Jamaica’s government says it remains committed to supporting activities leading to the development of a medical marijuana industry in the island nation.
Growing cannabis was banned in Jamaica many years ago (with the exception of Rastafarians), but in 2015, its legislature voted to amend the laws.
Last year, Jamaica’s Finance and Planning Minister, Audley Shaw, threw his support behind a local industrial hemp and medical marijuana industry.
Some have said progress has been too slow since that time, but Agriculture and Fisheries Minister Karl Samuda defended the process and said the government would not be badgered into making hasty decisions.
“We have to be diligent (and) ensure that we are doing the right thing in dealing with a subject as sensitive as cannabis,” stated Minister Samuda.
“We are interested in cannabis from one standpoint only – that it can serve to create medicines that will not only help Jamaicans but, hopefully, the world, if we are able to get to that level of acceptance where our products can be marketed internationally.”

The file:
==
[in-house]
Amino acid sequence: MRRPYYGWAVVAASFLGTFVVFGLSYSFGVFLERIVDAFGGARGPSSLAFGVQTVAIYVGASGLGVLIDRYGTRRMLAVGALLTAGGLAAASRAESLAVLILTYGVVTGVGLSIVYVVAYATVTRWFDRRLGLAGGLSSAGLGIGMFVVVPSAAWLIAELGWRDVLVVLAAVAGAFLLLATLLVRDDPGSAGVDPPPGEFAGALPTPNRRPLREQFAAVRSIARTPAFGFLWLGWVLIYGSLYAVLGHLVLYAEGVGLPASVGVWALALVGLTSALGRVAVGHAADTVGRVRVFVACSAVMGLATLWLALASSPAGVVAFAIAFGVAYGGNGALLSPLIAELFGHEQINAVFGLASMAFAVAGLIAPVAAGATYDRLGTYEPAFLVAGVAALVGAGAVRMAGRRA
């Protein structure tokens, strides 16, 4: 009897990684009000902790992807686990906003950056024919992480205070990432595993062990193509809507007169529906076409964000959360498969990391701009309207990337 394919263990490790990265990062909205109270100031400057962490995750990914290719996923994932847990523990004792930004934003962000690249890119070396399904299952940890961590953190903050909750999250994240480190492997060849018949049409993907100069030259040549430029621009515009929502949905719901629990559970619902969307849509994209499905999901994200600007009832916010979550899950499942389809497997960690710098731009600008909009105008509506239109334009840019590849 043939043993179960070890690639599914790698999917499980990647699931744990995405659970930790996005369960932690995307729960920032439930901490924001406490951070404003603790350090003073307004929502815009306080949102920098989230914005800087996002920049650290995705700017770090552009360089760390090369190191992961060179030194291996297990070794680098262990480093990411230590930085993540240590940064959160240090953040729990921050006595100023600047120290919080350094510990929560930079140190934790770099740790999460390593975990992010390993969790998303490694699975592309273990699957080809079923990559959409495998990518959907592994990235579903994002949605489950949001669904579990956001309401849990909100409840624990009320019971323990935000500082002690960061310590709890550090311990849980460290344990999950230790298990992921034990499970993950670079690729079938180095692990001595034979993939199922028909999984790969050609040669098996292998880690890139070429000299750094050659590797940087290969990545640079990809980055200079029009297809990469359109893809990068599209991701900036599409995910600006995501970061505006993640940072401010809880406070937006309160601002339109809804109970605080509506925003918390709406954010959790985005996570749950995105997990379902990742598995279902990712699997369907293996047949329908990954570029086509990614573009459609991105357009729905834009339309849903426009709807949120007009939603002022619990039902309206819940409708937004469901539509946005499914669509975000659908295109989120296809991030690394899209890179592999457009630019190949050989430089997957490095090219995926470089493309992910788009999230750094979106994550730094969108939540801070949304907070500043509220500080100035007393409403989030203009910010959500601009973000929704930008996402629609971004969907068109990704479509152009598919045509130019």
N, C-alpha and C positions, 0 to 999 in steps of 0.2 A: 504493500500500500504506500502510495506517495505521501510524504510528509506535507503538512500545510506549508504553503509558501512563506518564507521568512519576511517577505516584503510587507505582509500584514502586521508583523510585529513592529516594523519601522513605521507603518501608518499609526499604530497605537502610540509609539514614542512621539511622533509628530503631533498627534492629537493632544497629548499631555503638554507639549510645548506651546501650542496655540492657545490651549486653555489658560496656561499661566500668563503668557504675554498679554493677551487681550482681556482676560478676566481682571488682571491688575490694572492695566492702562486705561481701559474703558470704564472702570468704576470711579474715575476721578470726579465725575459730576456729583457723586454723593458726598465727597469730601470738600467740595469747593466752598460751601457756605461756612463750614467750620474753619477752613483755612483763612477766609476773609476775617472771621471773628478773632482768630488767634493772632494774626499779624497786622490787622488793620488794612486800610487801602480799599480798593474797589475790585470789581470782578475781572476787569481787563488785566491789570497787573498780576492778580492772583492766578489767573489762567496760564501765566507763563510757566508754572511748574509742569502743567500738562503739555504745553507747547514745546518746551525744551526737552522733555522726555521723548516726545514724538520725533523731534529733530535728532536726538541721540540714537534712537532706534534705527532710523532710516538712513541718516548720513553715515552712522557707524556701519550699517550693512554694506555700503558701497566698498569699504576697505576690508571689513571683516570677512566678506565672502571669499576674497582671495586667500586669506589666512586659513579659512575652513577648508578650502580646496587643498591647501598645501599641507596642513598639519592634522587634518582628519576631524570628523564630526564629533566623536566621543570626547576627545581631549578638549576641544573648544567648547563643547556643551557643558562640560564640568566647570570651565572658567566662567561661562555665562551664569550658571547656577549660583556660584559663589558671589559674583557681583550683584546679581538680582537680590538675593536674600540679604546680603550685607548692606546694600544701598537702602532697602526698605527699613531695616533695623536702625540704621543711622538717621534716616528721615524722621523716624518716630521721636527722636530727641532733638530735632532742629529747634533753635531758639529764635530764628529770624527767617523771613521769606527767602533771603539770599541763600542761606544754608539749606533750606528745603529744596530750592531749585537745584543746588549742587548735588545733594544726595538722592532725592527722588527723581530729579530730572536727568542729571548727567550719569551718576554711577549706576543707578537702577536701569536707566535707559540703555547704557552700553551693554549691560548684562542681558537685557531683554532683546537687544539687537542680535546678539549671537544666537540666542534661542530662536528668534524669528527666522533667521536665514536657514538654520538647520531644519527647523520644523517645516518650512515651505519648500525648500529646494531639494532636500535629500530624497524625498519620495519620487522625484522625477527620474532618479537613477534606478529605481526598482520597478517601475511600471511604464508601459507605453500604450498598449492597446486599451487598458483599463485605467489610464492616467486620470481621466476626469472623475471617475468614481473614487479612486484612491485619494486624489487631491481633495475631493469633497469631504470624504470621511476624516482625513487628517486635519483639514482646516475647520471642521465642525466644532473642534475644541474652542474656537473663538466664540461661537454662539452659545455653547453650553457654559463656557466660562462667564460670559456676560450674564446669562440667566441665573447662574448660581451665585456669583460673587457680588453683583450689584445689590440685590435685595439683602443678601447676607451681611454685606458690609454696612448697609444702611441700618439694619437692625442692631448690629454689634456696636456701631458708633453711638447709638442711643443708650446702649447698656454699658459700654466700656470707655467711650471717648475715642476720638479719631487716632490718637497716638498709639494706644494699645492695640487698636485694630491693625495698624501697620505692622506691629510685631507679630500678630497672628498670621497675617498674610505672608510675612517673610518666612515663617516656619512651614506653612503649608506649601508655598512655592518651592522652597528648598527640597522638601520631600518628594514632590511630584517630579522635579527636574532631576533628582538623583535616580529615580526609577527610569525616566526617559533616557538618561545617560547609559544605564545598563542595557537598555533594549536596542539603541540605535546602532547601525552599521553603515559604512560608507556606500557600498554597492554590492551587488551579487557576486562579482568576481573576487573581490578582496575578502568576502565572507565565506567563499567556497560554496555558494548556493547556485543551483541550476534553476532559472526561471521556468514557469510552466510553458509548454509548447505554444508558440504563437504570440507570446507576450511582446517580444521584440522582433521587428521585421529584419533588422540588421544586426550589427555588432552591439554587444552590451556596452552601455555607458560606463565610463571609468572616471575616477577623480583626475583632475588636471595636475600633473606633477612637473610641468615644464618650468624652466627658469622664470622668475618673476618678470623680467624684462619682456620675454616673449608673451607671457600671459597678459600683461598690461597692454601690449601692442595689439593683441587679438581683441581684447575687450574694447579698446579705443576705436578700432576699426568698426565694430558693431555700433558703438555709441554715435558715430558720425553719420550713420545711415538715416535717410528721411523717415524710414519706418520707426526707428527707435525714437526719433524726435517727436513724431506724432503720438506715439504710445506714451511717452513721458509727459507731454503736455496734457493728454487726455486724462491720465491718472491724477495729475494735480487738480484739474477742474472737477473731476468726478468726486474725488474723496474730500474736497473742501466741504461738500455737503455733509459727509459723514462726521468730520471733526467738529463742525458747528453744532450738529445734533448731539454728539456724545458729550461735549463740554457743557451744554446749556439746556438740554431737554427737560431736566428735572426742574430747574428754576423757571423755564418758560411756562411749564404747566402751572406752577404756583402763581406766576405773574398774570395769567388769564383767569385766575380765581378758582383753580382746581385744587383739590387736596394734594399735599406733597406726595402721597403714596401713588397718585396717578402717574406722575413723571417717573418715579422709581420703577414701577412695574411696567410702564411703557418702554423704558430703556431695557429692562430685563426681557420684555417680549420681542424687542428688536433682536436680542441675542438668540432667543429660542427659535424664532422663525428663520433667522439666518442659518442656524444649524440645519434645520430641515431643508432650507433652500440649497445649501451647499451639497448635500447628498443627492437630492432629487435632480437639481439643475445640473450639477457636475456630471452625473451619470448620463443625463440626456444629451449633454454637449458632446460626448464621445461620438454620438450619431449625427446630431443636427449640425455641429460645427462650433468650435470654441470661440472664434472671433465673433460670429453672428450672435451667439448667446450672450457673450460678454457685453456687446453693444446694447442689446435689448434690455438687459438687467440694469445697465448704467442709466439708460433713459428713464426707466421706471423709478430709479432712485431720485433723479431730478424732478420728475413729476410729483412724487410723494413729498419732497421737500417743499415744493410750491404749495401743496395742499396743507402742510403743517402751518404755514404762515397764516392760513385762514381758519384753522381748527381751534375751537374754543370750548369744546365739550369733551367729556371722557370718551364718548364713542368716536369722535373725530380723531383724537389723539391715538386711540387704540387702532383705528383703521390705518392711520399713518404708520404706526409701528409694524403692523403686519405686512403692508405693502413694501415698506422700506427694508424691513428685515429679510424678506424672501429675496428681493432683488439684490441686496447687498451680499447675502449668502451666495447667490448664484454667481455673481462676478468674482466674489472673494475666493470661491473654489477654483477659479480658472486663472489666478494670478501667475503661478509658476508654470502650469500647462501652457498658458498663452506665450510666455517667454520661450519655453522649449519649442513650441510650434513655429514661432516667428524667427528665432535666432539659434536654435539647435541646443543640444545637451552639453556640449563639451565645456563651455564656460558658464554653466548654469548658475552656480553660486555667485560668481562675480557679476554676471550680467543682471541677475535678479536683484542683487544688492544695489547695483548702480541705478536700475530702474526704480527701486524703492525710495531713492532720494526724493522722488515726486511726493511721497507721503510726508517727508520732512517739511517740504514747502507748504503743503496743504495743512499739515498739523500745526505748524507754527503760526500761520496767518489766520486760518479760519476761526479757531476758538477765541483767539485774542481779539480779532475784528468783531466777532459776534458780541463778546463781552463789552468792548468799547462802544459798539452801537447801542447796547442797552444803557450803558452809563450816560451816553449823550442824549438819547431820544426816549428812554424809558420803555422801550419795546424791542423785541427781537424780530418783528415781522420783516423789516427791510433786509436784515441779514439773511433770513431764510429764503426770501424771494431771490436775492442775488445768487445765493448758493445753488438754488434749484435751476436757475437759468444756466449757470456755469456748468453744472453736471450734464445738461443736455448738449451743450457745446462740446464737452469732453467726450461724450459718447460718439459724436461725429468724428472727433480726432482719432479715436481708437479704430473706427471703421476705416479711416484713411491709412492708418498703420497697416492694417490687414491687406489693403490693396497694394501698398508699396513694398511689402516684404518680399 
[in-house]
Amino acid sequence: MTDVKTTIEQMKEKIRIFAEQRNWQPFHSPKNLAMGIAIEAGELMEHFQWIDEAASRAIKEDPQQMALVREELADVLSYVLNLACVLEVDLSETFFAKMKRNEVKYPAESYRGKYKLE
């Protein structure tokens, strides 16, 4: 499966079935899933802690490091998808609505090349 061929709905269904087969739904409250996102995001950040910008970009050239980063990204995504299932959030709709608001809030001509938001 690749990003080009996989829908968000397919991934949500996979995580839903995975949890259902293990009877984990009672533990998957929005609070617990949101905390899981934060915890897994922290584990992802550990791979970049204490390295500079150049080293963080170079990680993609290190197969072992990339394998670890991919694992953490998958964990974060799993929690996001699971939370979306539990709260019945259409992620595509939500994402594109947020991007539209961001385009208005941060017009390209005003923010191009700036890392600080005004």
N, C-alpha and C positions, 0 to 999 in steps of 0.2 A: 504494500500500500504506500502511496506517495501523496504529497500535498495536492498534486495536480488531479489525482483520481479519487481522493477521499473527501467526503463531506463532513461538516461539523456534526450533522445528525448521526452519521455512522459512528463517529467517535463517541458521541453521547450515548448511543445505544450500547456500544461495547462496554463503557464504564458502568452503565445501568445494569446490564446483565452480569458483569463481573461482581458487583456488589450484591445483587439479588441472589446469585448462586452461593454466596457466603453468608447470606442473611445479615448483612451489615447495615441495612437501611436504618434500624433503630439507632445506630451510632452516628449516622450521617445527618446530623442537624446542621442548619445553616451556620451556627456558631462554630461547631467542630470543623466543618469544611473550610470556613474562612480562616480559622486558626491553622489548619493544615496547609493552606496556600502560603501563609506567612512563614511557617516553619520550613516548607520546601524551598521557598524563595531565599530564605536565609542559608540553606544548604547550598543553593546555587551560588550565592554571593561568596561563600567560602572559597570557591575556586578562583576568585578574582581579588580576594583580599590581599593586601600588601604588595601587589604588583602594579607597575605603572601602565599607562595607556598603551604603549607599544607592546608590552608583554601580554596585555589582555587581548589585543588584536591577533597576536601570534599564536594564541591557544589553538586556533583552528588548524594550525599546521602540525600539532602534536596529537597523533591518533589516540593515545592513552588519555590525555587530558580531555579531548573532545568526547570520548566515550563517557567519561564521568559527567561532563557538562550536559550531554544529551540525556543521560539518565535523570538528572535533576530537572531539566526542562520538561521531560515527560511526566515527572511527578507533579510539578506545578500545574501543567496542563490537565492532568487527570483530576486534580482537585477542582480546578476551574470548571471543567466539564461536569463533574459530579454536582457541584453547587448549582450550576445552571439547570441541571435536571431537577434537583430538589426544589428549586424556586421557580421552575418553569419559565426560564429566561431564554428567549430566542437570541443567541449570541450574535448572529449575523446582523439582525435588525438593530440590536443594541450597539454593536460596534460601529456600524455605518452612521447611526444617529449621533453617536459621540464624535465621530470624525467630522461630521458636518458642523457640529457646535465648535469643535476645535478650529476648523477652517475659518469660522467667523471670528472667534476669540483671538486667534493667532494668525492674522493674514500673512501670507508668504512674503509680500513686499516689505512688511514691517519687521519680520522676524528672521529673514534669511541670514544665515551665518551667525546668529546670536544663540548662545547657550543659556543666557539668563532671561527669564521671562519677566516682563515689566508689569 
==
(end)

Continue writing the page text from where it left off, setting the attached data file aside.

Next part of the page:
A challenge facing Jamaica is its international risk profile has long been impacted by the country being identified as being a transit and source country for illicit narcotics.
The process is being guided by the nation’s Cannabis Licensing Authority (CLA).
Last month, the CLA started with the implementation of Alternative Development Programme (ADP), which is says will offer increased inclusion among Jamaica’s traditional farmers in the developing cannabis industry.
With regard to licenses, Minister Samuda said 210 applications have been received; with two tier one and 70 provisional licences approved.
“One is a cultivator and the other is a processor. We are, however, going to continue with that level of vigilance and we are going to make sure that the process enjoys the level of integrity that can be appreciated by anyone inside and outside Jamaica,” said the Minister.
A tier one cultivation license allows cannabis to be grown on up to 1 acre of land for medical, scientific and therapeutic purposes. A tier one processor license permits processing for medical, scientific and therapeutic purposes in a space of up to 200 square metres.
Jamaica’s licensing system will be quite complex, with five categories of licences with 11 sub-categories.